Act Five

In “Hamlet and his Problems”, T. S. Eliot famously suggested that Shakespeare’s most famous play is an artistic failure. I have always thought that his argument depends on thinking of Hamlet, the man, as an existential failure, and that this in turn depends on misunderstanding his problem. My opinion doesn’t matter, of course, since “the Hamlet problem” exists in the scholarly conversation independently of my solution to it. The fact that I’ve solved it to my own satisfaction does not mean that the problem no longer exists. It arises for every reader of the play and finds, or fails to find, a solution in the mind of that reader. In the ninth and tenth weeks of my imagined course, as we’re reading the final act of the play, that is precisely what we’re asking the students to do: make up their mind about what Hamlet’s problem was and how well he solved it. A natural essay question here would be, simply, “Did Hamlet succeed?”

As usual, the students would be given one thousand words, and it would be strongly suggested that they compose at least five paragraphs. By now, this form should be familiar to them. They would know that the first paragraph should motivate and outline their argument, demonstrating that they understand the question and are able to organize a coherent answer. The rest of the essay should support, elaborate or defend that answer. They would hopefully by now be used to addressing their intellectual equals, i.e., the other students in the class who have also read and discussed the play over the past ten weeks. They would understand and accept that they will be graded on their ability, not to persuade their teacher, but to converse with their peers. From an epistemic point of view, i.e., in terms of what they know, there’s really no difference between their performance here and in a formal debate with another student. But in an essay they will also obviously demonstrate their ability to write coherent sentences and paragraphs.

Success and failure are ordinary notions. We can talk about the success and failure of social movements and business ventures, of literary projects and theatrical productions. We can mean different things by “success” but we all know it has something to do with accomplishing what you set out to do. When analyzing a series of actions we can assess them relative to their goals. A student who can do this well in the case of Hamlet has a skill that can be applied to other cases. So, once again, a seemingly trivial question about an infuriatingly “canonical” text offers an occasion to demonstrate a valuable everyday competence.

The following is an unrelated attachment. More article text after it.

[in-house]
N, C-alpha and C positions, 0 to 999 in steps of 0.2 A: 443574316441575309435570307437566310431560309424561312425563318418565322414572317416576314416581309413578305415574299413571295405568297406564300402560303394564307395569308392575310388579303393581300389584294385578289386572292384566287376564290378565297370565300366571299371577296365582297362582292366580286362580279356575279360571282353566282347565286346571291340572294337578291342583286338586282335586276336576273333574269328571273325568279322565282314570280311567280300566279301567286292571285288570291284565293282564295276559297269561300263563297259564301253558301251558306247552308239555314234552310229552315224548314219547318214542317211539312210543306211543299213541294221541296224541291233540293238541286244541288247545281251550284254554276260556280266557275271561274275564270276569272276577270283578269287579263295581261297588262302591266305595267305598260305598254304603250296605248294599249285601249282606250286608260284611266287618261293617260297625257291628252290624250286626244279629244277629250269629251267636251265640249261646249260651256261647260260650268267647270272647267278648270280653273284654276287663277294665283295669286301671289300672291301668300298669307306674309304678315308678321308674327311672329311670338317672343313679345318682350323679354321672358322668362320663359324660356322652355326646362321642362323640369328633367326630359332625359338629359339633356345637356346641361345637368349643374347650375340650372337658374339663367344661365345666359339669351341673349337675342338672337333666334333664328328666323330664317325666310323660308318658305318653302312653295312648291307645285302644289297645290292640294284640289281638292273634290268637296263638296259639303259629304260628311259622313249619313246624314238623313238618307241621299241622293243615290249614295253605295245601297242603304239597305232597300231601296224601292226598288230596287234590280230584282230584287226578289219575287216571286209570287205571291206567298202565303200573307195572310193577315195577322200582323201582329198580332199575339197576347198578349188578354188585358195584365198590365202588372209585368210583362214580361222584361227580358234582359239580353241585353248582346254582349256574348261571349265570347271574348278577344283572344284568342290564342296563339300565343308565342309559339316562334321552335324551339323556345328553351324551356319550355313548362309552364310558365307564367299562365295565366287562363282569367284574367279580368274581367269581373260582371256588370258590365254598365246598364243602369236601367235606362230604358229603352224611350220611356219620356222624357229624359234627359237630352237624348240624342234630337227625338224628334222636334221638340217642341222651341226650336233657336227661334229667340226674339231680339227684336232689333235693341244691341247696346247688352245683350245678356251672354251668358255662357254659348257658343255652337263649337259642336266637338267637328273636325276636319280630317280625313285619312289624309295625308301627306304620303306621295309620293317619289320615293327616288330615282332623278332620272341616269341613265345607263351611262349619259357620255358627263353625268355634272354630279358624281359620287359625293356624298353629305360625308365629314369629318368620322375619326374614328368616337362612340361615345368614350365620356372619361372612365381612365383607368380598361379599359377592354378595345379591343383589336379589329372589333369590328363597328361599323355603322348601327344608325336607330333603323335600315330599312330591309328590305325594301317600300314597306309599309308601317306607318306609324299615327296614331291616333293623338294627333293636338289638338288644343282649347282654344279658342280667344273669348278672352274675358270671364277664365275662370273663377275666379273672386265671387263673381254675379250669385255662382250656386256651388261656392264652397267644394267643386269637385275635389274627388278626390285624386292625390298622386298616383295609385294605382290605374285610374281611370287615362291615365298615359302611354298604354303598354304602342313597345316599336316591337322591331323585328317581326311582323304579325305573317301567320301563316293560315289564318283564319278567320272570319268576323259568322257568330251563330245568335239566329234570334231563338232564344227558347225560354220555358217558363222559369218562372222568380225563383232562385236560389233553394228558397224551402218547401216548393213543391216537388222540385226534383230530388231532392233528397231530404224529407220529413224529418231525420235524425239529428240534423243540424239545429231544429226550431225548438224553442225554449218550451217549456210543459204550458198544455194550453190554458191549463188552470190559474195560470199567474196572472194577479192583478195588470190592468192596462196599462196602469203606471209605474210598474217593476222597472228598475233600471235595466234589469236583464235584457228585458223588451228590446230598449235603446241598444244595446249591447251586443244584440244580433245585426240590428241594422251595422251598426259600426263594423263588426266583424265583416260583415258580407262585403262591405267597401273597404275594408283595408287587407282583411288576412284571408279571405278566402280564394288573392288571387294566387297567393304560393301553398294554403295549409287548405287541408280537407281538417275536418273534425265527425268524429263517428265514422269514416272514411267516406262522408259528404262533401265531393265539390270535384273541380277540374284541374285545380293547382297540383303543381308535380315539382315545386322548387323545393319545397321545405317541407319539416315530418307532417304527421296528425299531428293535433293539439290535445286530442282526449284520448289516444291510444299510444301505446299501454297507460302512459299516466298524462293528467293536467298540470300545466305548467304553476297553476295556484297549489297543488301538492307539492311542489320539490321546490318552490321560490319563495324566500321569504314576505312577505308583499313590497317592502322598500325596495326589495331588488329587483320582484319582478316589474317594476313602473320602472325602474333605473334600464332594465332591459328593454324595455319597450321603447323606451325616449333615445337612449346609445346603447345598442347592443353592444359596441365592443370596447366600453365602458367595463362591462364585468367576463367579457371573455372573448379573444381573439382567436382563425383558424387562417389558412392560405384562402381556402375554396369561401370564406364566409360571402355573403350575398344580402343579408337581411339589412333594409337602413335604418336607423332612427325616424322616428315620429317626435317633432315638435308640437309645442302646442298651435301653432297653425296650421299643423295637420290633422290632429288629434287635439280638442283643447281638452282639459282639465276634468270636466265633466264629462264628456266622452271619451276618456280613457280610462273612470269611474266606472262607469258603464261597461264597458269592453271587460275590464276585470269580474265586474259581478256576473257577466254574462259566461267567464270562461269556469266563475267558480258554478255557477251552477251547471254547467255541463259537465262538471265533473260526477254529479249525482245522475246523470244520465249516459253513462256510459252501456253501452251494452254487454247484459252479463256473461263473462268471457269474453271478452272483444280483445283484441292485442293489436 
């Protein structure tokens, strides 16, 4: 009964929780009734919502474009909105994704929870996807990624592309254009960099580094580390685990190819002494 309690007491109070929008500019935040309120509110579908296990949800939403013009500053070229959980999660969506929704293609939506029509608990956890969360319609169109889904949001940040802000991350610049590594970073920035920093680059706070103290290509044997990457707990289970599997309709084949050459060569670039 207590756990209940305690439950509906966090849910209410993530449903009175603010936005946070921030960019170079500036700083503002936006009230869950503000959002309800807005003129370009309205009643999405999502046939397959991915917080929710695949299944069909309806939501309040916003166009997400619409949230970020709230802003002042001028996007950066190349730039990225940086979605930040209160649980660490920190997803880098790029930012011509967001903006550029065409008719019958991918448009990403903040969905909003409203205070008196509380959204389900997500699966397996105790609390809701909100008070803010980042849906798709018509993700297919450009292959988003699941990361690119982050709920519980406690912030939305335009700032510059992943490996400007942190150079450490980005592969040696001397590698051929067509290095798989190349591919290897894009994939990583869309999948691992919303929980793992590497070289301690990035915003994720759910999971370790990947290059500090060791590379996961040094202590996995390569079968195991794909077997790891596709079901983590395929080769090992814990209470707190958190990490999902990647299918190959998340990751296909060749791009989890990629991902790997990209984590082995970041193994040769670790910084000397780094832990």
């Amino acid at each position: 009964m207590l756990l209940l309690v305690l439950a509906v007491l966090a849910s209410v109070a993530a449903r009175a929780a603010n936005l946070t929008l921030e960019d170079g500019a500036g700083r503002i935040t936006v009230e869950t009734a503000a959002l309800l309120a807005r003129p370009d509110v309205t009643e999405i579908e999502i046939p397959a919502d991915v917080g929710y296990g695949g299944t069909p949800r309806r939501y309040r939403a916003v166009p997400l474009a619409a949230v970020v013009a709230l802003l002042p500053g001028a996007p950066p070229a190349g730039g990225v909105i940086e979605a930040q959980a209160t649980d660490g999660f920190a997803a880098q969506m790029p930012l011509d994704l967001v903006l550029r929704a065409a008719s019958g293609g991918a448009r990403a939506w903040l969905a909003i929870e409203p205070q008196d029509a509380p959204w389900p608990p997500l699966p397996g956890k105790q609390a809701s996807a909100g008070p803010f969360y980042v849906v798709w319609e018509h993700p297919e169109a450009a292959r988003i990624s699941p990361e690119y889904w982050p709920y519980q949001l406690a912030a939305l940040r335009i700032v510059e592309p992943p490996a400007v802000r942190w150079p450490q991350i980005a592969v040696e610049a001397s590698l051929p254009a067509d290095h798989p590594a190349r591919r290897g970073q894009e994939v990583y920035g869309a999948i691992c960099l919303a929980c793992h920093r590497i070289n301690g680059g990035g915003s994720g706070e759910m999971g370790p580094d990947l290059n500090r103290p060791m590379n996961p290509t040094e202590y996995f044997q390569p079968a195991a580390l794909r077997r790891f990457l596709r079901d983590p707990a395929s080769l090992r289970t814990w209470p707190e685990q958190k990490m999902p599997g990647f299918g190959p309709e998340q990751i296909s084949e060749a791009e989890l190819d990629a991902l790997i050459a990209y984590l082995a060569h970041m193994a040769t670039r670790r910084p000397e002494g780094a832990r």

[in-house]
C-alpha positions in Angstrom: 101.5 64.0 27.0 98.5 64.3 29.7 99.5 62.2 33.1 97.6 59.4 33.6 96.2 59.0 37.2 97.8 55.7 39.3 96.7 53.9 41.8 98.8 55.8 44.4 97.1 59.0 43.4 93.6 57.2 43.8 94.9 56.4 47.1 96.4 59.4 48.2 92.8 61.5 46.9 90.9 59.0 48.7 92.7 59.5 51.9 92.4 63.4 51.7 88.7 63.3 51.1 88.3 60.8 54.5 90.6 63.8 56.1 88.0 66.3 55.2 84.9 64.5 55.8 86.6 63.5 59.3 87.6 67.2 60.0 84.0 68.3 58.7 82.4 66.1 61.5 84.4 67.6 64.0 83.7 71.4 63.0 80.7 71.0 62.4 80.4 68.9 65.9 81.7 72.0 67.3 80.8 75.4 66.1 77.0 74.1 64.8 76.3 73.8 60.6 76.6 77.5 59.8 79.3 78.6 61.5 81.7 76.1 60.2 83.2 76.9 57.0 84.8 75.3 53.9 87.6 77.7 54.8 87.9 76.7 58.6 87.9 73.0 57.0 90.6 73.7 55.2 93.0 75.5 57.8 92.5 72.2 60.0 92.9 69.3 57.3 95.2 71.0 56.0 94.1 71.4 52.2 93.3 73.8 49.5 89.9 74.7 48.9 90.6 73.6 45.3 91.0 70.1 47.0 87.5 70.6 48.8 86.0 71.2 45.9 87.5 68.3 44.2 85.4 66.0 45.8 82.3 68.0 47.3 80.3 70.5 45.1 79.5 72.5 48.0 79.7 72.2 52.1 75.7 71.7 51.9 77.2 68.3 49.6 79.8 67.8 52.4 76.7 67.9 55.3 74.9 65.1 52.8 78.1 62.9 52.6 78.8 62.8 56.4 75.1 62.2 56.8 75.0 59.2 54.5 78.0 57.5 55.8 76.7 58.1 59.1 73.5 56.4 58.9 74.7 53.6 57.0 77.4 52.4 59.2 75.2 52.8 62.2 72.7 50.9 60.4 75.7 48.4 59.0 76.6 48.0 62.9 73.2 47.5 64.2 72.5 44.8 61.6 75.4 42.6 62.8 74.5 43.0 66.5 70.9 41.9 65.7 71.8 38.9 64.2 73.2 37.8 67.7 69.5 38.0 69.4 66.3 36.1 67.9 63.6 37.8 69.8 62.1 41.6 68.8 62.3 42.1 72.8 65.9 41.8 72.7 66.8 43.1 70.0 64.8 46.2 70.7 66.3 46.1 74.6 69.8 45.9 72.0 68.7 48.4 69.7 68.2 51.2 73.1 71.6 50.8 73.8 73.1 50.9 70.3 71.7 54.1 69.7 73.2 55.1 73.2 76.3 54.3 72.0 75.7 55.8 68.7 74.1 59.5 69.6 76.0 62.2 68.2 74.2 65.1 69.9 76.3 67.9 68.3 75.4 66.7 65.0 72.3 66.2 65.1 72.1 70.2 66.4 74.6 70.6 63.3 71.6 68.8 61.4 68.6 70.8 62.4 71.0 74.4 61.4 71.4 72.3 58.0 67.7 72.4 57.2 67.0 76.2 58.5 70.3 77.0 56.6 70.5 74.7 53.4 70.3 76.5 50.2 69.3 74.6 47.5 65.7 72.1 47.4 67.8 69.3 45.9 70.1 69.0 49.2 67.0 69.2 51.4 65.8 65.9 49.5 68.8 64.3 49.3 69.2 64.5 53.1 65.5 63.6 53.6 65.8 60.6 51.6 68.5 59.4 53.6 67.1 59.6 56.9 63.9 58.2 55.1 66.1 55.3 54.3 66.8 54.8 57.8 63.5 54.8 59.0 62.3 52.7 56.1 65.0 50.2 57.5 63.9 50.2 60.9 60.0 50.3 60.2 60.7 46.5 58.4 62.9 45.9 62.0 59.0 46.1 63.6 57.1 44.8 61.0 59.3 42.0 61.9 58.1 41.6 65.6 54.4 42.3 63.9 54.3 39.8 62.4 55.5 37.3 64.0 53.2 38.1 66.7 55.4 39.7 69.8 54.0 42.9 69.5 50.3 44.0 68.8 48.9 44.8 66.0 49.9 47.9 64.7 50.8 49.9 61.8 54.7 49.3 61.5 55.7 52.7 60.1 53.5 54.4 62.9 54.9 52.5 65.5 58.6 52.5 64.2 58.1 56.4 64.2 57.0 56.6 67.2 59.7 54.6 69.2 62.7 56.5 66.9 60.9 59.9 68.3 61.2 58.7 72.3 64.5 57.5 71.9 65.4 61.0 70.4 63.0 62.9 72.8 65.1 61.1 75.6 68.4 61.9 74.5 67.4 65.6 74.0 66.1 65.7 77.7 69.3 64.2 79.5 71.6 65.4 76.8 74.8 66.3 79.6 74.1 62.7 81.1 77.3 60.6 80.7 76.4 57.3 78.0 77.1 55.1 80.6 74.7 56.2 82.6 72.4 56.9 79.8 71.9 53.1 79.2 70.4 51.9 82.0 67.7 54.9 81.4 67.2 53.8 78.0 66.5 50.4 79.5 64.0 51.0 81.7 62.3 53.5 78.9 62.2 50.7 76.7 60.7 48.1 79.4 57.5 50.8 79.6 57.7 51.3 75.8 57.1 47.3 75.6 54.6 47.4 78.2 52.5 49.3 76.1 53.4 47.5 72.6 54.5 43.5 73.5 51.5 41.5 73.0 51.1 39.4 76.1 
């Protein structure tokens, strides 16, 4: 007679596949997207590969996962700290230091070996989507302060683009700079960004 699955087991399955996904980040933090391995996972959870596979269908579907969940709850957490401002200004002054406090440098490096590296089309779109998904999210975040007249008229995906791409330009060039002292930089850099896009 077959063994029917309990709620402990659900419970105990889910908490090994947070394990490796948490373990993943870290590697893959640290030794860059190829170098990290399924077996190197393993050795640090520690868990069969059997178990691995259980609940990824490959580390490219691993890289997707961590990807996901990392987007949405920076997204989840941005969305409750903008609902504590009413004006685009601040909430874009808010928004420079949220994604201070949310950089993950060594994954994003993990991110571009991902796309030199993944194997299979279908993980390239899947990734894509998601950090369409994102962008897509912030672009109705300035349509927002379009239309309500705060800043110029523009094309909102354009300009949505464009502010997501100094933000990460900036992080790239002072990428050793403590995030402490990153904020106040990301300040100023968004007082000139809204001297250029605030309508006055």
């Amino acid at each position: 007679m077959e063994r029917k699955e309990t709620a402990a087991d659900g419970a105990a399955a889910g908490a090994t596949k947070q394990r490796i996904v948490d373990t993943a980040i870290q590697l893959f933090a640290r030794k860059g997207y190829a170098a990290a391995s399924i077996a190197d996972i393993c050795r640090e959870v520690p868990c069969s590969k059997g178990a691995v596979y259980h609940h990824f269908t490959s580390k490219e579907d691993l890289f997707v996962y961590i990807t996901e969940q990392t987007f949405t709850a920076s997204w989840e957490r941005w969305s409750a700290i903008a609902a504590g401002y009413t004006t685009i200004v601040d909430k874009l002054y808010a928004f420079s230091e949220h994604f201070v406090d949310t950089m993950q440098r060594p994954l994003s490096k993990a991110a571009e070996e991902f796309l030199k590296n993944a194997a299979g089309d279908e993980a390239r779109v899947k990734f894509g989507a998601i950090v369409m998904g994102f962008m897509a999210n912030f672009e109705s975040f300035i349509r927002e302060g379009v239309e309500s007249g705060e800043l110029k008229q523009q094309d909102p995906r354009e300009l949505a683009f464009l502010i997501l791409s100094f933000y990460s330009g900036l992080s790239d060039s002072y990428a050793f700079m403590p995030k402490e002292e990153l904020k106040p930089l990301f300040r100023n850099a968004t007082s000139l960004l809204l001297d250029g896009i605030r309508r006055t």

Let me also emphasize again that Hamlet serves as a somewhat arbitrary example here. The course could be organized around any other well-known and widely studied event or story. Students could be studying the Bell breakup or the Paris Agreement, The Pale King or The Lion King. It is essential that there is something like a canonical text, a body of documents that stipulate the central facts of the case, but these documents don’t have to be unambiguous. In fact, it is preferable that there’s a great deal of room to interpret them, since these interpretations are really the content of the course. The material has to be rich enough to sustain twelve weeks of study and bounded enough to keep the students from pursuing completely unrelated questions, and building up disconnected domains of knowledge. You want to make sure that they can address each other as peers; you don’t want them always to be experts (on some esoteric detail) addressing each other as non-experts.

In this course on Hamlet, the question of the hero’s success allows the students to bring everything they know to bear. They will specify Hamlet’s goal and the difficulty it implies. They will assess his actions and inaction and the state of things at the end of the play. They may realize that everything depends on what Horatio and Fortinbras make of the mess that lies before them. What is the story that will be told in Denmark of what happened at Elsinore? A teacher who has been teaching Hamlet all semester should be looking forward to reading these essays. How they are written will say a great deal about how well the course went. They will be worth much more than any set of evaluations.

I have one more post left in the series. There are two more weeks in the course to think about, and there’s a final exam.

[Update: I never did get to those posts, but I did reflect on the required and suggested readings here.]

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